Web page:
New early data suggests Precigen Therapeutics’s CAR-T therapy PRGN-3005 could decrease tumour burden in advanced ovarian cancer.

In Phase I data unveiled at the 2023 American Society of Clinical Oncology (ASCO) Annual Meeting, PRGN-3005 decreased tumour burden in 67% of patients with advanced stage platinum resistant ovarian cancer. In addition, there were no reported dose limiting toxicities or neurotoxicities associated with PRGN-3005.

Though the early data is promising, Precigen still has a substantial road ahead to develop PRGN-3005 in ovarian cancer. According to a GlobalData report, ovarian cancer represents a sizeable share of the global clinical trial market, though the field is still grappling with delivering new biomarkers and overcoming racial disparities.

The Phase I/Ib trial of PRGN-3005 (NCT03907527) is now in the dose-finding Phase Ib portion. The Phase I data reported at ASCO entailed 27 patients, and the overall trial has an expected enrolment of 71 patients, as per the trial listing.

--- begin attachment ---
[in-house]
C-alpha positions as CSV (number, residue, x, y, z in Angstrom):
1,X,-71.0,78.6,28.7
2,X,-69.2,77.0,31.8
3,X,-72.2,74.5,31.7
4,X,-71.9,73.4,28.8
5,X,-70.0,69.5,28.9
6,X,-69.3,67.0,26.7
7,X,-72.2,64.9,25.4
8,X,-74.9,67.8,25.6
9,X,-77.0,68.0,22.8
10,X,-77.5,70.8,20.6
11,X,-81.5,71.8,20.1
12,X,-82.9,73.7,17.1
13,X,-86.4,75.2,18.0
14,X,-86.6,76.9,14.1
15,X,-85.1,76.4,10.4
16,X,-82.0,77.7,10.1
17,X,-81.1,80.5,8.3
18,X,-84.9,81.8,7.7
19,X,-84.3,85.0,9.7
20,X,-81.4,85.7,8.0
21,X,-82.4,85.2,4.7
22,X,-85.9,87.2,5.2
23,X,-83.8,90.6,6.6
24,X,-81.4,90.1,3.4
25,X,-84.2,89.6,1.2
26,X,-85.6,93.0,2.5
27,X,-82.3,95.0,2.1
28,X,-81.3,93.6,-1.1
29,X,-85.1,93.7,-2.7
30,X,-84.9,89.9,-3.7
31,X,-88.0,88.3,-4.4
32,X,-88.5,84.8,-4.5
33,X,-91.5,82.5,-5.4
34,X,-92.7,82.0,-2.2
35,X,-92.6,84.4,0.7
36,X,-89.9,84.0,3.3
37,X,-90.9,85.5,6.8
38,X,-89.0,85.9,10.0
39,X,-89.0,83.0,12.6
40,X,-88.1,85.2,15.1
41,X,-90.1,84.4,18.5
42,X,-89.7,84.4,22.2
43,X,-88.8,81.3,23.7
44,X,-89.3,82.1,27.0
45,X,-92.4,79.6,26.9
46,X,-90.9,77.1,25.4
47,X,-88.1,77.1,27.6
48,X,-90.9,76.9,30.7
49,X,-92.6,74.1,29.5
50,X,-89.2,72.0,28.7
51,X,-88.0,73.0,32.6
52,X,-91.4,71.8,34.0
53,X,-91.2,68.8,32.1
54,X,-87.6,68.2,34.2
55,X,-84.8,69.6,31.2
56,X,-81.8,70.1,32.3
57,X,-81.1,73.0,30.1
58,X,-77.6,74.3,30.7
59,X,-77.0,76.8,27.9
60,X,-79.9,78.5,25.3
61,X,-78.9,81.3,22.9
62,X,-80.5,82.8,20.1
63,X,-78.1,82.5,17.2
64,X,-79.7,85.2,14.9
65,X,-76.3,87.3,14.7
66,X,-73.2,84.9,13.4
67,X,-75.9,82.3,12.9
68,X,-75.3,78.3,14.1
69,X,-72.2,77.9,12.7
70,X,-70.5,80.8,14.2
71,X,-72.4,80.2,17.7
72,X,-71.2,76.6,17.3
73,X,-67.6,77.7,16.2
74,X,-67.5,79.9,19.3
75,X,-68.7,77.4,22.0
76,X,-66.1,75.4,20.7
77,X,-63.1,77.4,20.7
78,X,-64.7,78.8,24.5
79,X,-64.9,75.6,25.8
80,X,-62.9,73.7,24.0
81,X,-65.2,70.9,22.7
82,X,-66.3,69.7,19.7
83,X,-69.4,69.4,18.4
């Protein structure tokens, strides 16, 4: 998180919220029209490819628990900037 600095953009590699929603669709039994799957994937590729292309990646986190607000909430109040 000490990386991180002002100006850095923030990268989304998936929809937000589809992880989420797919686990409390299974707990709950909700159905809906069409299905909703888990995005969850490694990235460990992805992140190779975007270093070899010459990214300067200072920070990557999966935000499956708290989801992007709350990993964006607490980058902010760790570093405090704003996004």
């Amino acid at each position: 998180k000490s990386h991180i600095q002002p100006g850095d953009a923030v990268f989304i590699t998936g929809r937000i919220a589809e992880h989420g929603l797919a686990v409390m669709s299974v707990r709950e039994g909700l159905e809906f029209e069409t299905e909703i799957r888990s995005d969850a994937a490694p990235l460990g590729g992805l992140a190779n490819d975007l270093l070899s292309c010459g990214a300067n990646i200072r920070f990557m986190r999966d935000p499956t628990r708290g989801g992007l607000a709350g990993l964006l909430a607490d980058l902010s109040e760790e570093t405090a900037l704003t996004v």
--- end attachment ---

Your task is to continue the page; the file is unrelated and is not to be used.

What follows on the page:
Precigen’s CAR-T program

PRGN-3005 is a type of CAR-T therapy, short for chimeric antigen receptor T cell (CAR-T), which entails genetically altering immune cells in a lab that then enter a patient’s body. Though CAR-T therapies have shown promise in indications ranging from leukaemia to glioblastoma, questions are rising over growing challenges in affordability and patient access.

PRGN-3005 specifically targets mucin-16, a protein overexpressed in many forms of ovarian cancer. The cell therapy utilises Precigen’s “UltraCAR-T” platform, which allows for reduced manufacturing time and next-day delivery.

Cell & Gene Therapy coverage on Clinical Trials Arena is supported by Cytiva.

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